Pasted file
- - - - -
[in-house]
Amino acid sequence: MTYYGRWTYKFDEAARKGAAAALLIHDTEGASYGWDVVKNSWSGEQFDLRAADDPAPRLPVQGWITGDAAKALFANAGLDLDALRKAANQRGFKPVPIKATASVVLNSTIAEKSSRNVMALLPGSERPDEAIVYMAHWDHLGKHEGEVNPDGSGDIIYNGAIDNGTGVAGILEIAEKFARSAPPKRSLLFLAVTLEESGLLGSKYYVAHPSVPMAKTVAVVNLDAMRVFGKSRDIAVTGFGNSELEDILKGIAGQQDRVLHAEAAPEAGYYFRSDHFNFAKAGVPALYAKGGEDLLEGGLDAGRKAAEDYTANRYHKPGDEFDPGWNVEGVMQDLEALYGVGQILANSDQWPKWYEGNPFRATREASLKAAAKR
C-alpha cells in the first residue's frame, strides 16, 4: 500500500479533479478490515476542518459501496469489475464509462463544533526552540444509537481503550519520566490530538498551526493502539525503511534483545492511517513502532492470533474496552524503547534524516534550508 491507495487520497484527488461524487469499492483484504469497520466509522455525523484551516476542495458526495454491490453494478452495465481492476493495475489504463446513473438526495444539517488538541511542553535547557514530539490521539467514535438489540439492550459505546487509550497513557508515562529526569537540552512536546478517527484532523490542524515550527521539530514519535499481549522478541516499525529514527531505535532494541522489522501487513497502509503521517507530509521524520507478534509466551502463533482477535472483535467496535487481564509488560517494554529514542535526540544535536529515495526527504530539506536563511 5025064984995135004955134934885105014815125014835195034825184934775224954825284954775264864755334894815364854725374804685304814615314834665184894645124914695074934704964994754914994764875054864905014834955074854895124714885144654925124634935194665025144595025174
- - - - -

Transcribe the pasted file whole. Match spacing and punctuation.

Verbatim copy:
[in-house]
Amino acid sequence: MTYYGRWTYKFDEAARKGAAAALLIHDTEGASYGWDVVKNSWSGEQFDLRAADDPAPRLPVQGWITGDAAKALFANAGLDLDALRKAANQRGFKPVPIKATASVVLNSTIAEKSSRNVMALLPGSERPDEAIVYMAHWDHLGKHEGEVNPDGSGDIIYNGAIDNGTGVAGILEIAEKFARSAPPKRSLLFLAVTLEESGLLGSKYYVAHPSVPMAKTVAVVNLDAMRVFGKSRDIAVTGFGNSELEDILKGIAGQQDRVLHAEAAPEAGYYFRSDHFNFAKAGVPALYAKGGEDLLEGGLDAGRKAAEDYTANRYHKPGDEFDPGWNVEGVMQDLEALYGVGQILANSDQWPKWYEGNPFRATREASLKAAAKR
C-alpha cells in the first residue's frame, strides 16, 4: 500500500479533479478490515476542518459501496469489475464509462463544533526552540444509537481503550519520566490530538498551526493502539525503511534483545492511517513502532492470533474496552524503547534524516534550508 491507495487520497484527488461524487469499492483484504469497520466509522455525523484551516476542495458526495454491490453494478452495465481492476493495475489504463446513473438526495444539517488538541511542553535547557514530539490521539467514535438489540439492550459505546487509550497513557508515562529526569537540552512536546478517527484532523490542524515550527521539530514519535499481549522478541516499525529514527531505535532494541522489522501487513497502509503521517507530509521524520507478534509466551502463533482477535472483535467496535487481564509488560517494554529514542535526540544535536529515495526527504530539506536563511 5025064984995135004955134934885105014815125014835195034825184934775224954825284954775264864755334894815364854725374804685304814615314834665184894645124914695074934704964994754914994764875054864905014834955074854895124714885144654925124634935194665025144595025174